November 11, 2018

LETTER TO THE EDITOR: ‘Re: GUEST ROOM | Cornellians Must Combat anti-Semitism’

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To the Editor:

On Thursday, I read the article in the Daily Sun’s Guest Room section entitled “Cornellians Must Combat Anti-Semitism,” in which the author, Josh Eibelman ’20, underlined the need to fight anti-Semitism on campus. Though Eibelman is absolutely correct in that anti-Semitism remains an enormous problem both on campus and in America as a whole, he spends most of his piece not denouncing actual anti-Semitism, but instead attacking Cornell Students for Justice in Palestine. As an Ashkenazi Jew and a committed member of Cornell SJP, I thought it necessary to respond to Eibelman’s accusations from a Jewish, anti-Zionist perspective.

Eibelman claims that SJP’s activity qualifies as antisemitic because it works to “delegitimize Israel — the only Jewish state in the world — as a ‘settler colonial’ and ‘apartheid’ state.” According to Eibelman, this stance is incontrovertibly antisemitic since “the State Department classifies ‘denying the Jewish people their right to self-determination, e.g., by claiming that the existence of a State of Israel is a racist endeavor’” as a form of anti-Semitism. I would hope that Eibelman realizes that the State Department of the United States of America, which has supported ethnic cleansing around the world and is by far the greatest backer of the State of Israel abroad, is not the final arbiter on what is and isn’t anti-Semitism. I would also hope that Eibelman has enough knowledge of Jewish history to recognize that the Israeli project itself has historically been at odds with Jewish self-determination: it was the early Zionists, not the Palestinians, who coerced Holocaust survivors into enlisting in the Israeli Defense Forces and who banned the use of Yiddish as the living language of the Ashkenazi people in their “Jewish state.”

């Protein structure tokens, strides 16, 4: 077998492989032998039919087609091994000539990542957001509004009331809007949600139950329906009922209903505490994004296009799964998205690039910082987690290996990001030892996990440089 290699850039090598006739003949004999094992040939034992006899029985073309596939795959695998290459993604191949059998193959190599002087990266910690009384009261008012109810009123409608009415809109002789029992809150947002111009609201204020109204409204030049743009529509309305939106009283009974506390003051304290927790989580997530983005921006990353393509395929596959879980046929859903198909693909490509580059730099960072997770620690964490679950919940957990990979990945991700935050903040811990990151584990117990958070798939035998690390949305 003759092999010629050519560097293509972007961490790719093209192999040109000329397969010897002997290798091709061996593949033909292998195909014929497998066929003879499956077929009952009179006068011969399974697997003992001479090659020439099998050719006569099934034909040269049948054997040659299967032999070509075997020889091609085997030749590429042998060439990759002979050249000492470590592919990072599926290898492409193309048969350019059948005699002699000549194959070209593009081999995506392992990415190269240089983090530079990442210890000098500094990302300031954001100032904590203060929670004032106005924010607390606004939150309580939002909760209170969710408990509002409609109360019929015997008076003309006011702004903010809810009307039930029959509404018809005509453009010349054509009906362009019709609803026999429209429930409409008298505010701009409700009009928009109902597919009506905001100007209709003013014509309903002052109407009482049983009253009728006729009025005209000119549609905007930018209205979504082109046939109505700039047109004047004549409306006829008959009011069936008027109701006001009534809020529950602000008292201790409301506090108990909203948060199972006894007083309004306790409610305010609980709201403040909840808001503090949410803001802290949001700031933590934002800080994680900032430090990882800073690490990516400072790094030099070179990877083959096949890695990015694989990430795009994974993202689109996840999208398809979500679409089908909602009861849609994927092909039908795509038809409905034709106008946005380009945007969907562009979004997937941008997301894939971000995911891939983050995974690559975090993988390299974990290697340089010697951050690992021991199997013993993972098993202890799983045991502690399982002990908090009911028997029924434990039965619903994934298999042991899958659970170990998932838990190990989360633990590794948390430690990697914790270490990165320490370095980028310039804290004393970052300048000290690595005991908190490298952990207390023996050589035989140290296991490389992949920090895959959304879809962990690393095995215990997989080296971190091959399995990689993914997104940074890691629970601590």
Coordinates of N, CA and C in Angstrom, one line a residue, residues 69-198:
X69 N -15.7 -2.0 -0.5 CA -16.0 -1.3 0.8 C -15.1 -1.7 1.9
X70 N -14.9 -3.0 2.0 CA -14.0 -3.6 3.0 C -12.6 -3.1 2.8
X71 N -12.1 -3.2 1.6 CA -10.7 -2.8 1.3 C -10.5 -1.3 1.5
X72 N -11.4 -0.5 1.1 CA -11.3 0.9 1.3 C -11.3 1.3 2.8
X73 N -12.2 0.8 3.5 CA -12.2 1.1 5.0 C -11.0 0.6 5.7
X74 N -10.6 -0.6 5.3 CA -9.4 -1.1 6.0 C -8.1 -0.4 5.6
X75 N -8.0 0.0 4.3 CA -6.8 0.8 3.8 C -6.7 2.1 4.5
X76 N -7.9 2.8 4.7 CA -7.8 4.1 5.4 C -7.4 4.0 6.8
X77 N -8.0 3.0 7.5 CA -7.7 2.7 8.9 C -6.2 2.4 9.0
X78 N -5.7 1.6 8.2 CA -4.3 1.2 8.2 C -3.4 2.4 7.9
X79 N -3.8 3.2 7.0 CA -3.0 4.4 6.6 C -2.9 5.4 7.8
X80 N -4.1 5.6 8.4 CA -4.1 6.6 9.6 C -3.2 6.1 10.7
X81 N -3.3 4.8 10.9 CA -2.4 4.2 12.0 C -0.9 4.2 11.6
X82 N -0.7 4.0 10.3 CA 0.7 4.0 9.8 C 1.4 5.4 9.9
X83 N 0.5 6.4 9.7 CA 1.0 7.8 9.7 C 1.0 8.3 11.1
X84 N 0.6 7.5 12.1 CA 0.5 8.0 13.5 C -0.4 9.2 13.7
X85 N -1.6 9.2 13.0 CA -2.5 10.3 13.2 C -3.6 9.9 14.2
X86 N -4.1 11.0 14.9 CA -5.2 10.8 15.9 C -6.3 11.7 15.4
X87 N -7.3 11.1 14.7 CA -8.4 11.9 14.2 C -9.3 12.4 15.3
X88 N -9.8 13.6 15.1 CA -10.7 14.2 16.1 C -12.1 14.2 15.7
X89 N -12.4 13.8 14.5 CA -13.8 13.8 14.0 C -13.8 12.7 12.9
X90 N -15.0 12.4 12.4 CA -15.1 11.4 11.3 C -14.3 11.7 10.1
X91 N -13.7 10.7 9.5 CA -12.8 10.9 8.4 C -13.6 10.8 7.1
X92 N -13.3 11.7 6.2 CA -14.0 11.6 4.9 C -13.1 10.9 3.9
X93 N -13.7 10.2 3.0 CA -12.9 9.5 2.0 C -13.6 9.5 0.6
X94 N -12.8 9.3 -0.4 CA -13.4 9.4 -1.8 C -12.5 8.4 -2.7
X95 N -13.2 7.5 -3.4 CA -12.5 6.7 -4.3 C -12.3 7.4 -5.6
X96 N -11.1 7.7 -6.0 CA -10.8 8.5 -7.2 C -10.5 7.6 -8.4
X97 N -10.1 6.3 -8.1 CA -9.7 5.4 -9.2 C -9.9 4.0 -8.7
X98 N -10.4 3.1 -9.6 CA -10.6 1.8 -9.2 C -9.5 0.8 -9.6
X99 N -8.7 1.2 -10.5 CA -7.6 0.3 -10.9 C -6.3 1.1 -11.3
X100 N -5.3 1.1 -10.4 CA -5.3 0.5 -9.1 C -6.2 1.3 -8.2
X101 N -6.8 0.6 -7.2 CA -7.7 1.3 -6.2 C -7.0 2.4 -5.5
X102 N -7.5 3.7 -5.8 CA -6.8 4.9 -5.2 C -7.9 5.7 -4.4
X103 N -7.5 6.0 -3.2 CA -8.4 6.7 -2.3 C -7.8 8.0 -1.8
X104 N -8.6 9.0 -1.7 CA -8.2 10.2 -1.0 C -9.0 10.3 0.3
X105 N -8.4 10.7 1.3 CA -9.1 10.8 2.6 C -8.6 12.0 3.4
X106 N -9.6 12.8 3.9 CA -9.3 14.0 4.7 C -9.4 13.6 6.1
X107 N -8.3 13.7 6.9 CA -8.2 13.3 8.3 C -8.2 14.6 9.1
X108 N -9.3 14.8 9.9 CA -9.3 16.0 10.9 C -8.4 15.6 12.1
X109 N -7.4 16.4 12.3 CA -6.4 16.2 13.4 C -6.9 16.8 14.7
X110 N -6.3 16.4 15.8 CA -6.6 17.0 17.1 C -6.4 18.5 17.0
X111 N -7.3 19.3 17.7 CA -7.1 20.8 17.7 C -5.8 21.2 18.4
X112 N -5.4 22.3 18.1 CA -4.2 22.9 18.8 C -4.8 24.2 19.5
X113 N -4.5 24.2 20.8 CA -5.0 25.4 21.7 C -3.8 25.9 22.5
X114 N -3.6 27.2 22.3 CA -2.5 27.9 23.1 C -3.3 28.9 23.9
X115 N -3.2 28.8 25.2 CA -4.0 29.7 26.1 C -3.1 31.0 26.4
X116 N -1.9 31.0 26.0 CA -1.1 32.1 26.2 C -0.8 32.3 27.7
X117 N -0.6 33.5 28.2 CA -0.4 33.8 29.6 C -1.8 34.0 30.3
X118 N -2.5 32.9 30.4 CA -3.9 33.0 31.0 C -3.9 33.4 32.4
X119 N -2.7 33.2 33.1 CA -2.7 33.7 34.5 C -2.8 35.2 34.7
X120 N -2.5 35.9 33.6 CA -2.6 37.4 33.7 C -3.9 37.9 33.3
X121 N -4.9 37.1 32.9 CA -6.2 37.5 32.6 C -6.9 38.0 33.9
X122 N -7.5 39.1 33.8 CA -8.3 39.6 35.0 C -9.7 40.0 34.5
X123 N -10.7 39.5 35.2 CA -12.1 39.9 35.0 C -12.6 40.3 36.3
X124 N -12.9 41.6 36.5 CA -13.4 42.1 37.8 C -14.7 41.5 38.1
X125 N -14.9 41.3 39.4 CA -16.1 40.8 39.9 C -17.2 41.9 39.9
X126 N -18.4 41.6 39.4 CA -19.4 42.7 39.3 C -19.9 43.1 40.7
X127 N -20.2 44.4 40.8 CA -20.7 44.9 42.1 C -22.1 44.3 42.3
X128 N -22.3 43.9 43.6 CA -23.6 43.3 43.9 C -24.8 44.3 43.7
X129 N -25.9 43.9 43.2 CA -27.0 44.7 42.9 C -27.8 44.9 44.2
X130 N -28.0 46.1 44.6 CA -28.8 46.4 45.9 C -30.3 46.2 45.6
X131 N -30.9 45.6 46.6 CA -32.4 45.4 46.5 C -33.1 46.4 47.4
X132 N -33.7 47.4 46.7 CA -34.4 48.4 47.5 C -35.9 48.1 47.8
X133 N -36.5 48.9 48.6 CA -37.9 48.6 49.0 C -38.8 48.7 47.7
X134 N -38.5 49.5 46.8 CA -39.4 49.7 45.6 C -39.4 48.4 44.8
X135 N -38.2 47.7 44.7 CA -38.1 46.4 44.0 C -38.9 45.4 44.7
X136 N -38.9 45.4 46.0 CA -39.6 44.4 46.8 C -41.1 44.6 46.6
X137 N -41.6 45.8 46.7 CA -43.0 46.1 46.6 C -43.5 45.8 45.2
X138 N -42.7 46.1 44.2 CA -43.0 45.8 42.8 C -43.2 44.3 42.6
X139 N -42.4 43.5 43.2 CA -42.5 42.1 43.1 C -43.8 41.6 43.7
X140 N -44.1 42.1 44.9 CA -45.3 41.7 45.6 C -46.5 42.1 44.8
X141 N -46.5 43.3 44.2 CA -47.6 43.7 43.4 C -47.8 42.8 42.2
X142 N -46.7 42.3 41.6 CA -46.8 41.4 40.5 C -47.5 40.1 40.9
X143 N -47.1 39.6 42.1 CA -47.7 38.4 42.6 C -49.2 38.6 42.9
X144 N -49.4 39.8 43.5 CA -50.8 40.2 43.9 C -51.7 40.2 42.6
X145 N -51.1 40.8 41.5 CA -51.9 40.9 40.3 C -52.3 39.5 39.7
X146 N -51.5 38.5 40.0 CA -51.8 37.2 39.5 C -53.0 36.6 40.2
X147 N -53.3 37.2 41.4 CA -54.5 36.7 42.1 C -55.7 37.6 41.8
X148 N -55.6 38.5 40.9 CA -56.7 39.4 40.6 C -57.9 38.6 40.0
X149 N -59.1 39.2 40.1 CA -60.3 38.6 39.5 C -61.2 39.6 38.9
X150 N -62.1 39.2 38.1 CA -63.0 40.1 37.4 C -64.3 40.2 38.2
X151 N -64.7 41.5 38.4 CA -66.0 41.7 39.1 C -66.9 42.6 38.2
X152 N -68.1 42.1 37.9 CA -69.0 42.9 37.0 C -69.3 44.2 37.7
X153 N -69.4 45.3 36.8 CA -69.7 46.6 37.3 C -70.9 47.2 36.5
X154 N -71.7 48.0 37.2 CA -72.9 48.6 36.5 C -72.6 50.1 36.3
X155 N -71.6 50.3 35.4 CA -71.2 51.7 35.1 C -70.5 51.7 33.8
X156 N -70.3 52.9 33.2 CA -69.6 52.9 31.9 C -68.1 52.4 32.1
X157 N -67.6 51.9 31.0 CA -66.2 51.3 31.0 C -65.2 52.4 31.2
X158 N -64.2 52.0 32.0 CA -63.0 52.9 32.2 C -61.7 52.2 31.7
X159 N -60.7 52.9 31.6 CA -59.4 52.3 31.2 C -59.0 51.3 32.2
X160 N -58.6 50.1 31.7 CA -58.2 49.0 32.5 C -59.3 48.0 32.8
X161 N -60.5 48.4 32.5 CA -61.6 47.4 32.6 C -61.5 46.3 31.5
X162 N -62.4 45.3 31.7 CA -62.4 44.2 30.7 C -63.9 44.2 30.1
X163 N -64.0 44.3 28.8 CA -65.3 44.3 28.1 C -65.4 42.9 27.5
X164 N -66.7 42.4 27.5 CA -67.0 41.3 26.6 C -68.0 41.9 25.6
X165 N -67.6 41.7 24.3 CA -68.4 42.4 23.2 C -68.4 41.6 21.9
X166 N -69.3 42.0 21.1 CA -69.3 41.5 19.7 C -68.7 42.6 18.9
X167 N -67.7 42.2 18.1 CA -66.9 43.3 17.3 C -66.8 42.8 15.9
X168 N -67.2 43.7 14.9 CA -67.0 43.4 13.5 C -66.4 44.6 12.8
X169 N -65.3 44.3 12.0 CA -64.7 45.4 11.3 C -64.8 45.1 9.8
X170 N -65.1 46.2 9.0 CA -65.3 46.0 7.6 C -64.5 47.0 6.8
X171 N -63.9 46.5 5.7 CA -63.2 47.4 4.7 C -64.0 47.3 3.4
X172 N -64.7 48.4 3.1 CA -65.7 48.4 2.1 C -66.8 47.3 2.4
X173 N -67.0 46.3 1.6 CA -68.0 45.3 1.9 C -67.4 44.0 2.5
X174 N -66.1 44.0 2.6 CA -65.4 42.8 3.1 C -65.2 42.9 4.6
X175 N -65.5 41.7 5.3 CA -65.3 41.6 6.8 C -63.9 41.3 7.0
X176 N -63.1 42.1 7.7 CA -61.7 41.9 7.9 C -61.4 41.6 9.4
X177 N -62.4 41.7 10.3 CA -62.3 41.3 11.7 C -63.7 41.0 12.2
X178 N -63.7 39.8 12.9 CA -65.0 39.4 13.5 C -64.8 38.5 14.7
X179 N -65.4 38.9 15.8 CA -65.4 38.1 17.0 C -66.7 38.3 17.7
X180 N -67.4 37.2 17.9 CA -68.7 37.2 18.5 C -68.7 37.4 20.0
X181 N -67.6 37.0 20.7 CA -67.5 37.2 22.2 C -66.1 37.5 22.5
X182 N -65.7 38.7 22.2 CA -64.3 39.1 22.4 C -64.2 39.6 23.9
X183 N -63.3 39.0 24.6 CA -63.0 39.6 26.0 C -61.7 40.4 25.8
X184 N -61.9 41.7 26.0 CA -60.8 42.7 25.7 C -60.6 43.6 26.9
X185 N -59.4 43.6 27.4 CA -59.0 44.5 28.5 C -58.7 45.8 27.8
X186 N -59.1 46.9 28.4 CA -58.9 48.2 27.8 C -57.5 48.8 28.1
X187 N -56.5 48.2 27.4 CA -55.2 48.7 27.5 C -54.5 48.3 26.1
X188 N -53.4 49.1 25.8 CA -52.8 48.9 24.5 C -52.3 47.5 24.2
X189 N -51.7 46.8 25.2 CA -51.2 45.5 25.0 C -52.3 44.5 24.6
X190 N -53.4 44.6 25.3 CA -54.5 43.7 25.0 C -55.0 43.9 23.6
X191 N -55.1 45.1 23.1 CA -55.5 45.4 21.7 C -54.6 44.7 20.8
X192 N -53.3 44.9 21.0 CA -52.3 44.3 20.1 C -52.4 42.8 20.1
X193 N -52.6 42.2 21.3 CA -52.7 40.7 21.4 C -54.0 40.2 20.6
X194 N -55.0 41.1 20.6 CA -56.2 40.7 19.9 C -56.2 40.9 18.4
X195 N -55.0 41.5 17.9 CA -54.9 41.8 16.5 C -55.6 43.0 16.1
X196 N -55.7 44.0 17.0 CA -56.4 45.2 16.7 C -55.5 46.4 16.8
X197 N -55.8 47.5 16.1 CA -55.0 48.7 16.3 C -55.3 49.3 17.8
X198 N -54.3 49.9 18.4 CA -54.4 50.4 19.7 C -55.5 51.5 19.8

Eibelman is correct that “Cornell SJP effectively endorses the destruction of Israel as a Jewish state,” to the same extent that we oppose the existence of any state predicated on the primacy of white people, Jewish or otherwise, over everyone else. This stance should not be controversial. Most Americans rightly denounce Richard Spencer’s calls for the creation of a hypothetical white ethnostate in America through “peaceful ethnic cleansing,” so why do a few certain so-called “progressives” seem to have such difficulty denouncing an actually existing white ethnostate, established by the wholesale slaughter of Palestinian Arabs and the forced sterilization of African Jews by European Jewish colonists? There’s no two ways about it: Zionism is a particularly horrific formulation of white supremacy.

Any accusation that Cornell Students for Justice in Palestine is somehow a bastion of “anti-Semitism masked as anti-Zionism,” or that anti-Zionism itself is inherently antisemitic, is completely baseless. We stand against oppression in all its forms, including anti-Semitism. I speak from personal experience when I say that being a Jew and being a member of Cornell SJP is not at all contradictory, nor is being a Jew and being opposed to the existence of a Jewish state on principle.

But Eibelman, in seeking to push his agenda in the face of tragedy, seems to ignore these inconvenient truths. Instead of directly condemning the American Neo-Nazi movement and beginning a productive discussion on how to prevent another Pittsburgh massacre, Eibelman tries to shift the blame onto a group consisting almost entirely of people of color, who are bigger potential targets of fascist violence than almost anyone else. In frantically pointing out instances of “anti-Semitism” which are actually just figments of his own imagination, Eibelman helps nobody but Neo-Nazis and their ilk. Ultimately, the more confusion people like Eibelman create with their unfounded accusations of anti-Semitism against progressive organizations, the more time fascism in America is allowed to fester.

Max Greenberg ’22